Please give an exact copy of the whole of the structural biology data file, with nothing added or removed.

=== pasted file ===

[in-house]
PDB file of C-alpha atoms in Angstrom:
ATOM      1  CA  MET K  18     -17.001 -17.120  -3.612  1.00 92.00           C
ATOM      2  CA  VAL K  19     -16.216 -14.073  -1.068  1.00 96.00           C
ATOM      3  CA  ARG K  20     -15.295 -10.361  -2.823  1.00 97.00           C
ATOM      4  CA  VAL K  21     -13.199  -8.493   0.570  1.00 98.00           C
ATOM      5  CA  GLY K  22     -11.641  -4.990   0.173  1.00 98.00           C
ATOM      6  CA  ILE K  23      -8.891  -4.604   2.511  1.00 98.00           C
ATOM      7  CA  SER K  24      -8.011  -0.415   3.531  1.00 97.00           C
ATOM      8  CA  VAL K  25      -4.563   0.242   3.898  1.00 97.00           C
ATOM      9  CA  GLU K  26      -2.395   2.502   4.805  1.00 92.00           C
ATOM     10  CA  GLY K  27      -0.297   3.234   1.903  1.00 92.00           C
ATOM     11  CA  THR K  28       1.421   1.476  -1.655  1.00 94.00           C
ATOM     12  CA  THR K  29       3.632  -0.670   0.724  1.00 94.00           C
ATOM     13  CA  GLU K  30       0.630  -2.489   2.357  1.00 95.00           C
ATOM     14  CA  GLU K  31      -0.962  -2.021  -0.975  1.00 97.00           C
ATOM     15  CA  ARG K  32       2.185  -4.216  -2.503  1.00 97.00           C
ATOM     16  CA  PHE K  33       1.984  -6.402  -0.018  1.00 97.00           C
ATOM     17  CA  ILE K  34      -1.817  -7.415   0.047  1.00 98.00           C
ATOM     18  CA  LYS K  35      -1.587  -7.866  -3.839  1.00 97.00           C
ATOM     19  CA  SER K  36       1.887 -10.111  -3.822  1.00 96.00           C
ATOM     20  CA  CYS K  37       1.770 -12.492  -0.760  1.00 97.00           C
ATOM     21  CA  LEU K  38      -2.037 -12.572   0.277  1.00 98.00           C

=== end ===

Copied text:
[in-house]
PDB file of C-alpha atoms in Angstrom:
ATOM      1  CA  MET K  18     -17.001 -17.120  -3.612  1.00 92.00           C
ATOM      2  CA  VAL K  19     -16.216 -14.073  -1.068  1.00 96.00           C
ATOM      3  CA  ARG K  20     -15.295 -10.361  -2.823  1.00 97.00           C
ATOM      4  CA  VAL K  21     -13.199  -8.493   0.570  1.00 98.00           C
ATOM      5  CA  GLY K  22     -11.641  -4.990   0.173  1.00 98.00           C
ATOM      6  CA  ILE K  23      -8.891  -4.604   2.511  1.00 98.00           C
ATOM      7  CA  SER K  24      -8.011  -0.415   3.531  1.00 97.00           C
ATOM      8  CA  VAL K  25      -4.563   0.242   3.898  1.00 97.00           C
ATOM      9  CA  GLU K  26      -2.395   2.502   4.805  1.00 92.00           C
ATOM     10  CA  GLY K  27      -0.297   3.234   1.903  1.00 92.00           C
ATOM     11  CA  THR K  28       1.421   1.476  -1.655  1.00 94.00           C
ATOM     12  CA  THR K  29       3.632  -0.670   0.724  1.00 94.00           C
ATOM     13  CA  GLU K  30       0.630  -2.489   2.357  1.00 95.00           C
ATOM     14  CA  GLU K  31      -0.962  -2.021  -0.975  1.00 97.00           C
ATOM     15  CA  ARG K  32       2.185  -4.216  -2.503  1.00 97.00           C
ATOM     16  CA  PHE K  33       1.984  -6.402  -0.018  1.00 97.00           C
ATOM     17  CA  ILE K  34      -1.817  -7.415   0.047  1.00 98.00           C
ATOM     18  CA  LYS K  35      -1.587  -7.866  -3.839  1.00 97.00           C
ATOM     19  CA  SER K  36       1.887 -10.111  -3.822  1.00 96.00           C
ATOM     20  CA  CYS K  37       1.770 -12.492  -0.760  1.00 97.00           C
ATOM     21  CA  LEU K  38      -2.037 -12.572   0.277  1.00 98.00           C